11. djshack, Jan 1, 2011
    Last edited: Jan 1, 2011

    djshack macrumors regular

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    Somerville, MA
    #11
    Well, I'm trying Safari AdBlock again right now (at version 2.2.20) and it does seem a bit better than when I last tried it. I still get some very slight delays when loading certain sites (scrolling locks up), but not the beach balling it used to cause. I'll use it for a bit and see how it holds up.

    EDIT: Nevermind. I just loaded TechCrunch with AdBlock enabled and my CPU (Safari) spiked to over 100% for at least 10 seconds. Without AdBlock enabled and when loading TechCrunch, it peaks at about 49% for less than a second. This is bad, and the SIMBL-based AdBlocker does not cause this.
     
  12. THE dAY macrumors 6502

    Joined:
    Jul 22, 2010
    Location:
    SFV California
    #12
    djshack,

    Thanks to your recommendation, I have now deleted Adblock the Safari extension and have installed Adblocker.

    I don't know much about how these blockers work and the Adblock extension seemed fine with me on 10.5.8.
    I then tried the sunspider test you linked to and it was really slow with it on and fast with it off.
    I then tried the sunspider test with Adblocker and it was fast again.

    If you don't mind me asking, how are these two (Adblocker and Adblock) different since they both block all the ads?
     
  13. djshack macrumors regular

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    Apr 11, 2010
    Location:
    Somerville, MA
    #13
    Aside from internal programming stuff I don't know anything about, the obvious differences are that one (AdBlocker) relies on SIMBL which is technically a hack and some people claim can lead to instability. The other (AdBlock) is a native Safari 5 extension (but is unfortunately resource intensive and slow).

    If you prefer not to use a SIMBL plugin, then GlimmerBlocker really is the best option, but it's harder to customize (i.e., you can't right-click and choose to enable or disable or block an ad).
     
  14. stev3n macrumors 6502

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    Feb 9, 2010
  15. munkery macrumors 68020

    munkery

    Joined:
    Dec 18, 2006
    #15
    SIMBL based plugins usually only create a problem after a Safari update until the plugin is updated as well. So you just have to keep that in mind when you update Safari.

    Usually extension based adblockers cause performance deficits within the browser.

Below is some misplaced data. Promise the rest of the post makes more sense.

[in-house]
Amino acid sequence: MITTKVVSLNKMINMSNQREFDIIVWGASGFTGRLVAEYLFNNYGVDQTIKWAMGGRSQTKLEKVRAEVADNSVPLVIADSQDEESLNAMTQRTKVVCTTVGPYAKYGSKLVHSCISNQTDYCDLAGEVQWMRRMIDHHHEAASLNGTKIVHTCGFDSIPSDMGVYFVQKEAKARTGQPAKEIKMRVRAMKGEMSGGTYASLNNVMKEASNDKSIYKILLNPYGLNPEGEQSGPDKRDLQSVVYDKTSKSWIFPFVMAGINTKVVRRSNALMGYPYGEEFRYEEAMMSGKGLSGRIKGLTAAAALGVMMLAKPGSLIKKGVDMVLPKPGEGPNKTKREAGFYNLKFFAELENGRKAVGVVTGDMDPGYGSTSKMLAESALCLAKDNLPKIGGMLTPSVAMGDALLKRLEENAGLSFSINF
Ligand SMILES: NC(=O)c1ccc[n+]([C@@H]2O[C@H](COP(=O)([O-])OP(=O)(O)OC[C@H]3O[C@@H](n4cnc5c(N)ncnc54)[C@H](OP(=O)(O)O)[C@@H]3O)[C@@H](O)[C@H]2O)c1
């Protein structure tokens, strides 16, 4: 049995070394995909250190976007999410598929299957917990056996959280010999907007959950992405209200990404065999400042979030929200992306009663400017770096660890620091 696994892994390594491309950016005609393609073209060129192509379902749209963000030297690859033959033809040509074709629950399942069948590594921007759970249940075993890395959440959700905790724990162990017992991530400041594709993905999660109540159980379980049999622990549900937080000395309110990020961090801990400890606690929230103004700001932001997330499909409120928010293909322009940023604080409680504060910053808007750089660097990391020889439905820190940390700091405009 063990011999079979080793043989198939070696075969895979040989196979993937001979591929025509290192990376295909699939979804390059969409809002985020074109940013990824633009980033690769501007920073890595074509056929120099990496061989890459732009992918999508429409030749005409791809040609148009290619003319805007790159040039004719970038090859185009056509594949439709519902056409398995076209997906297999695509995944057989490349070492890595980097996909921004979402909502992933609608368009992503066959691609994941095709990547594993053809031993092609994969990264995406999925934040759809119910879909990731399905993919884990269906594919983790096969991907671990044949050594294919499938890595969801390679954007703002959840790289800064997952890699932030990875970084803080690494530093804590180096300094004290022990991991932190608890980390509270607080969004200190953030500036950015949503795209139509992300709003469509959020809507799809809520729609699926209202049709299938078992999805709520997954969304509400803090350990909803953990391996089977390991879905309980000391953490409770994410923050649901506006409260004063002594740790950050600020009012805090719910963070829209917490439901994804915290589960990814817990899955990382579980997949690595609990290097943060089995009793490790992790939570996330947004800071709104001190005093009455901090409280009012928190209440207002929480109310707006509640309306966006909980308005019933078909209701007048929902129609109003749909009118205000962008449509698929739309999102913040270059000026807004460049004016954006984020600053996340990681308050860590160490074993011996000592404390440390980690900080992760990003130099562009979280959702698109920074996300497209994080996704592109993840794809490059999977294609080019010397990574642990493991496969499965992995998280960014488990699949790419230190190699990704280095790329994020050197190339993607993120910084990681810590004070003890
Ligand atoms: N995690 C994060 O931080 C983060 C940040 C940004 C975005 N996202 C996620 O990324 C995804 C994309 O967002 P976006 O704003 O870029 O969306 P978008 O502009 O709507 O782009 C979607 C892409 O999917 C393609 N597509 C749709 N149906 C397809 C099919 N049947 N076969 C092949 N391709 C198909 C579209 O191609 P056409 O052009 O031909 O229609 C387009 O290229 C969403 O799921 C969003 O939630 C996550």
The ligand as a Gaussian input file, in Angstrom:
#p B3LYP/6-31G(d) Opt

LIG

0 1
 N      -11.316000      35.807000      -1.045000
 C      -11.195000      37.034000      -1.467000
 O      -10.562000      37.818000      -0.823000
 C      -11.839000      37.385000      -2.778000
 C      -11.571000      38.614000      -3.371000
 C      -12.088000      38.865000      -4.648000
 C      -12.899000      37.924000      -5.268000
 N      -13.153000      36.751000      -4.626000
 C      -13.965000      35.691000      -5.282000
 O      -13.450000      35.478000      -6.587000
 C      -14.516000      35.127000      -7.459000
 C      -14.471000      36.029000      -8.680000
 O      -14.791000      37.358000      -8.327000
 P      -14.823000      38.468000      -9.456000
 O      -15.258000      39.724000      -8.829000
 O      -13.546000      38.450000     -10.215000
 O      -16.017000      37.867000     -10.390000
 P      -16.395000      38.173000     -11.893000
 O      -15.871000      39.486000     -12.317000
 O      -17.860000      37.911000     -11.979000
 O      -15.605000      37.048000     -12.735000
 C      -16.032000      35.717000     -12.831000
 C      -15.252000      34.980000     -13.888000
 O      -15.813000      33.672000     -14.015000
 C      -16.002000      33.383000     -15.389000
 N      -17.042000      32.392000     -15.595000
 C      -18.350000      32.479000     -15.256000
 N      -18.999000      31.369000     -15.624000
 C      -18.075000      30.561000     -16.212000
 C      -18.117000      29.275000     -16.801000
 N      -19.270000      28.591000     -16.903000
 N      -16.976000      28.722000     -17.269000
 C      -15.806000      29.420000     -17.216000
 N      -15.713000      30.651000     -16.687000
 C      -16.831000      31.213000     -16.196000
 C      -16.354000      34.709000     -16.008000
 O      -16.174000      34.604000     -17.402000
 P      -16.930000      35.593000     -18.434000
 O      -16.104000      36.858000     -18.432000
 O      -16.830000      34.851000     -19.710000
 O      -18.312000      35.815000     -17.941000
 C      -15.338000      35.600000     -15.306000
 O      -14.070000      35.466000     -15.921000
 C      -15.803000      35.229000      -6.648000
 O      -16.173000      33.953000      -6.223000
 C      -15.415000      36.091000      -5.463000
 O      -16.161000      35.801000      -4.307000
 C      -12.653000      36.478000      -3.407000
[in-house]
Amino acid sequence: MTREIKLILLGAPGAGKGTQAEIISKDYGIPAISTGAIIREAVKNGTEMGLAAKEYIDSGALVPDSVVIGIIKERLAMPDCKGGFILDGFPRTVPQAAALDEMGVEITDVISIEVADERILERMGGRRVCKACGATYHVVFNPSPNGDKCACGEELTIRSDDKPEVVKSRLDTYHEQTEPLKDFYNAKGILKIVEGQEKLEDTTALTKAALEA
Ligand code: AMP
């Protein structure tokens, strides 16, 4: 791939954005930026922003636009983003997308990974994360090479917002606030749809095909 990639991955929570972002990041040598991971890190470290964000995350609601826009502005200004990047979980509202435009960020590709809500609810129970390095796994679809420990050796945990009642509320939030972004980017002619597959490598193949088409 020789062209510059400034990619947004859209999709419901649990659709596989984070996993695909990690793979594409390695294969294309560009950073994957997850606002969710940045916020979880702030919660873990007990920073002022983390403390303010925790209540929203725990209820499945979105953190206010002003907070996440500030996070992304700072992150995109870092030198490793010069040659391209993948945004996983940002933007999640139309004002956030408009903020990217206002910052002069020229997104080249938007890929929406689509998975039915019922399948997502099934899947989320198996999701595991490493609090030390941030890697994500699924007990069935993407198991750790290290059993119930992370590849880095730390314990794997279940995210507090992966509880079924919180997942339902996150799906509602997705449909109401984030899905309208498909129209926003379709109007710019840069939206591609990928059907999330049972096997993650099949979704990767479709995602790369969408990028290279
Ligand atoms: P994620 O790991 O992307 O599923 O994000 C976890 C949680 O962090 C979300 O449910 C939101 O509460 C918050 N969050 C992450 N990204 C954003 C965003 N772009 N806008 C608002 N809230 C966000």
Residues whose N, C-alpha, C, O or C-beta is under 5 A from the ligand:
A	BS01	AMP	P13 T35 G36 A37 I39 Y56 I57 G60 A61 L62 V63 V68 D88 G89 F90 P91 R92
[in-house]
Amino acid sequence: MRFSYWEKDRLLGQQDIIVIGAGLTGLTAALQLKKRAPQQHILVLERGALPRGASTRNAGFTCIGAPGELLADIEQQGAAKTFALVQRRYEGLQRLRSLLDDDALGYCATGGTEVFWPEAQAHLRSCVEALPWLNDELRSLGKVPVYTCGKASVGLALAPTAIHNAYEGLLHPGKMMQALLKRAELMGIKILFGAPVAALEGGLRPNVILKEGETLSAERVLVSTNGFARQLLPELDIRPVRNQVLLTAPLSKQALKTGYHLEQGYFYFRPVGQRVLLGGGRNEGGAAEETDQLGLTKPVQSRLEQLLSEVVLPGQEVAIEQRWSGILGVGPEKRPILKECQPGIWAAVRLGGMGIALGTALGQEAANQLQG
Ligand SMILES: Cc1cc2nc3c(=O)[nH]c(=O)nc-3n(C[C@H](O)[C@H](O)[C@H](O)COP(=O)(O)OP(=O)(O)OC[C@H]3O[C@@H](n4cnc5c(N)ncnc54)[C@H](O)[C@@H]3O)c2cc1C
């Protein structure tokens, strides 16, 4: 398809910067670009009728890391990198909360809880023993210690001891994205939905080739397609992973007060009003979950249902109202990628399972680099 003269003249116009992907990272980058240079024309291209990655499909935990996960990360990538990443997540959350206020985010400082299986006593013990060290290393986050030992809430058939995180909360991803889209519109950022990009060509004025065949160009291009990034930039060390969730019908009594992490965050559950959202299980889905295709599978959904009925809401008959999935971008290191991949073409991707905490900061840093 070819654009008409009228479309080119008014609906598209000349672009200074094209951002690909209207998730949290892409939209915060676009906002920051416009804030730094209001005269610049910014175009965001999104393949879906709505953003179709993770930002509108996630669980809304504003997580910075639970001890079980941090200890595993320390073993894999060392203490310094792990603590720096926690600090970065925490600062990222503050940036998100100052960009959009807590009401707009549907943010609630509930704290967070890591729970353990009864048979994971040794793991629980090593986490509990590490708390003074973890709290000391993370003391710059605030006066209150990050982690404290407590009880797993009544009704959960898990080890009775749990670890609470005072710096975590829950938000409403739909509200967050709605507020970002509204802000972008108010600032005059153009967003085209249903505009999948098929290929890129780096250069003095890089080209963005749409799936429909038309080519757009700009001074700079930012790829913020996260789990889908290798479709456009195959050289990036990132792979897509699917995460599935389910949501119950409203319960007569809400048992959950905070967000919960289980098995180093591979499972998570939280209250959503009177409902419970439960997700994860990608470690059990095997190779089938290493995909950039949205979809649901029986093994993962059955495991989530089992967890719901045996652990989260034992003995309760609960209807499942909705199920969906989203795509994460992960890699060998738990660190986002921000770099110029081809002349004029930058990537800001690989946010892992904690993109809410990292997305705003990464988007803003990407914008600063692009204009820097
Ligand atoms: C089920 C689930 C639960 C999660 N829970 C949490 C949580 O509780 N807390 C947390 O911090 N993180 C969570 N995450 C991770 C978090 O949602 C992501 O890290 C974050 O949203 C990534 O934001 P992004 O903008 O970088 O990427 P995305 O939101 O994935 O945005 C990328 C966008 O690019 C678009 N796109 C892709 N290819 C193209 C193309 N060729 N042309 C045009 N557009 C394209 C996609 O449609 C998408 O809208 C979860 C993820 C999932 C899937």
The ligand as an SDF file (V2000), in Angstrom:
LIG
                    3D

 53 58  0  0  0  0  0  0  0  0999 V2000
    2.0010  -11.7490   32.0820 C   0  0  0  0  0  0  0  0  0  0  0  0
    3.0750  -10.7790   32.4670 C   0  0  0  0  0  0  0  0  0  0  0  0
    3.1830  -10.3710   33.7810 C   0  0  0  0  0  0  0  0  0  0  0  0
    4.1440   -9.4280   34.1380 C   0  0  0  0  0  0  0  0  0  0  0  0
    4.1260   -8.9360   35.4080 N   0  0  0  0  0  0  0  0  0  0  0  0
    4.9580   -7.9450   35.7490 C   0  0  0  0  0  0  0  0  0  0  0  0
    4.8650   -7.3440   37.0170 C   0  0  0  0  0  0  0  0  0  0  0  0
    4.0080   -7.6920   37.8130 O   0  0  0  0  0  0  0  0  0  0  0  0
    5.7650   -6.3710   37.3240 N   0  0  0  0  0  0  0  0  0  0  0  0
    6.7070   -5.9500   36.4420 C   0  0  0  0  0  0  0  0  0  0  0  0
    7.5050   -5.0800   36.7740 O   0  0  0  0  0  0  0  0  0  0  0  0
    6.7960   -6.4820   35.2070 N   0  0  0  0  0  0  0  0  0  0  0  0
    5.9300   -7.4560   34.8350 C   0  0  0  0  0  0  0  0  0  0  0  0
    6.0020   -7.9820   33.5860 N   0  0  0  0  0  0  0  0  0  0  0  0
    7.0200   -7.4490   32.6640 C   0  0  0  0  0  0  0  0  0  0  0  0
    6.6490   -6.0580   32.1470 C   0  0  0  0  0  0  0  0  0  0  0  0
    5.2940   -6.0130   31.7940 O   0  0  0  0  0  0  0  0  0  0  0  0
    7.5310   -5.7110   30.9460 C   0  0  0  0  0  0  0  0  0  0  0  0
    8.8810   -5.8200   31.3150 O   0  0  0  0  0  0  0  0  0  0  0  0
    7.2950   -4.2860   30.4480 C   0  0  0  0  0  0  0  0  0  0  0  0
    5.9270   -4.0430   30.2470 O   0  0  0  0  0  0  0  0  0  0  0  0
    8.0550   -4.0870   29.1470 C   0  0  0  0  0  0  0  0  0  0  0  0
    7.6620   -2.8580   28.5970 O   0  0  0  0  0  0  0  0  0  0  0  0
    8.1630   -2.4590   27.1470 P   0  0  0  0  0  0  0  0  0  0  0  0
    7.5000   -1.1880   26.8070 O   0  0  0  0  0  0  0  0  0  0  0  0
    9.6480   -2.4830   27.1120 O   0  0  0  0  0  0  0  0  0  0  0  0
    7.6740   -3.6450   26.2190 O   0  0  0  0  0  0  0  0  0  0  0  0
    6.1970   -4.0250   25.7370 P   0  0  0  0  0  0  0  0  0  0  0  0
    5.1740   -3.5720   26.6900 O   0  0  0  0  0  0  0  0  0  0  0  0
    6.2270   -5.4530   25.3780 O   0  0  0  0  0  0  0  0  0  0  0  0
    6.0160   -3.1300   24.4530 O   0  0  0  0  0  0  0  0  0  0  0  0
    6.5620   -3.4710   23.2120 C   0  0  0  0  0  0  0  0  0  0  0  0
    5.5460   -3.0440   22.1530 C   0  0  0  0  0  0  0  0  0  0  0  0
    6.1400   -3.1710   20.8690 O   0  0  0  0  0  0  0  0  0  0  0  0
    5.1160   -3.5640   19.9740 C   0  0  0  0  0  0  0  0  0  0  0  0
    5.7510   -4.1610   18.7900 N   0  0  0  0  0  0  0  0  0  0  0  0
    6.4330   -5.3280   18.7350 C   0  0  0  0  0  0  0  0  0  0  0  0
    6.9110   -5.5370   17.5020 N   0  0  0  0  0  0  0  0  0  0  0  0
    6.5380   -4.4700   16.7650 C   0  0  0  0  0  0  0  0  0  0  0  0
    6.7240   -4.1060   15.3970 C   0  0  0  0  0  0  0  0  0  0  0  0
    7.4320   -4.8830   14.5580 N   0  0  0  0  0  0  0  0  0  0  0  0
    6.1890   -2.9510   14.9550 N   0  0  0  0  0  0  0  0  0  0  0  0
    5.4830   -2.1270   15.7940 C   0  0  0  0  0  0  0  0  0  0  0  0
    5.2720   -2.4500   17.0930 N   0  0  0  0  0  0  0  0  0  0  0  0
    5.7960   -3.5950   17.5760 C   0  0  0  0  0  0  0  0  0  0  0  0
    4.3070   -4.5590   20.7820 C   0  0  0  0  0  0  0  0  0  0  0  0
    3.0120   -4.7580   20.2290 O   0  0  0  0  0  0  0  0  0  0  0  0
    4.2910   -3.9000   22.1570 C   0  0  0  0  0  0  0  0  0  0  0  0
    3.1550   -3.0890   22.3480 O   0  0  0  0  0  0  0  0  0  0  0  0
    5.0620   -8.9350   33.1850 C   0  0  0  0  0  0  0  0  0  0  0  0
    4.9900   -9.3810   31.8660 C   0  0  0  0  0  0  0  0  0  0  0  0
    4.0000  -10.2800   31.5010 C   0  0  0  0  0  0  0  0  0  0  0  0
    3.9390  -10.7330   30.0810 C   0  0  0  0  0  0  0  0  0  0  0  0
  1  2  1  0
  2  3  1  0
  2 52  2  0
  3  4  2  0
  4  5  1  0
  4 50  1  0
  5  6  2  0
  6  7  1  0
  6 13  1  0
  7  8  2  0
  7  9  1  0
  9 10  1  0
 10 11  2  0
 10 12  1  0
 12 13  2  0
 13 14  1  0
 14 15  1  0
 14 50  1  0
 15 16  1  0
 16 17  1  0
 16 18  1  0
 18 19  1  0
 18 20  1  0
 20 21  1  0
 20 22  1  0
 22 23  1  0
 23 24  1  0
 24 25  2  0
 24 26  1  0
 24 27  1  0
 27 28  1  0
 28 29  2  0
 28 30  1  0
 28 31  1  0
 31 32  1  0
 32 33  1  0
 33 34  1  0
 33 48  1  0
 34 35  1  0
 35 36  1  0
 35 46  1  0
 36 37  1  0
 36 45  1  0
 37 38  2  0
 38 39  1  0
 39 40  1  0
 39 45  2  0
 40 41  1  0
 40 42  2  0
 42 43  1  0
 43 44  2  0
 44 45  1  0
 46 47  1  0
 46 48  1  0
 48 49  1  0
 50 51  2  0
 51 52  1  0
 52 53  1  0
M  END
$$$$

GlimmerBlocker has no affect on javascript performance according to the sunspider javascript benchmark.
     
  16. Michaelgtrusa macrumors 604

    Michaelgtrusa

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    Oct 13, 2008
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    Everywhere And Nowhere
    #16
    Here is what i'm running and I see no issues so far.
     

    Attached Files:

  17. munkery macrumors 68020

    munkery

    Joined:
    Dec 18, 2006
    #17
    I do not use it but I find for most users the AdBlock extension is easier to use and causes less intrusive filtering that may bother some users. The downside is that the extension uses more resources than the other options.

    P.S. Make sure to allow ads on websites you frequent often as the ads are a means of keeping the website active. I know you can make website specific exceptions with Glimmer Blocker. I do not know if this can be done with other blockers.
     
  18. djshack macrumors regular

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    Apr 11, 2010
    Location:
    Somerville, MA
    #18
    This is a big problem with GlimmerBlocker. You can make exceptions but only by whitelisting the SOURCE domain, not the site that is being loaded. For example, if I whitelist "*.macrumors.com" and load macrumors.com, ads from any ad network (or whatever Mac Rumors uses) will still be blocked. The only way this actually works is if that domain hosts the ads itself.

    If you want to whitelist specific sites, you really are better off using either of the AdBlock(er) extensions.
     
  19. munkery macrumors 68020

    munkery

    Joined:
    Dec 18, 2006
    #19
    Thanks, I didn't realize that limitation in Glimmer Blocker. Guess I don't whitelist much? Bad person.

    Also, another benefit/deficit of Glimmer Blocker is that it filters all apps that use port 80. So, it can filter ads out of RSS apps but it can also cause problems with apps if not configured properly, such as iTunes.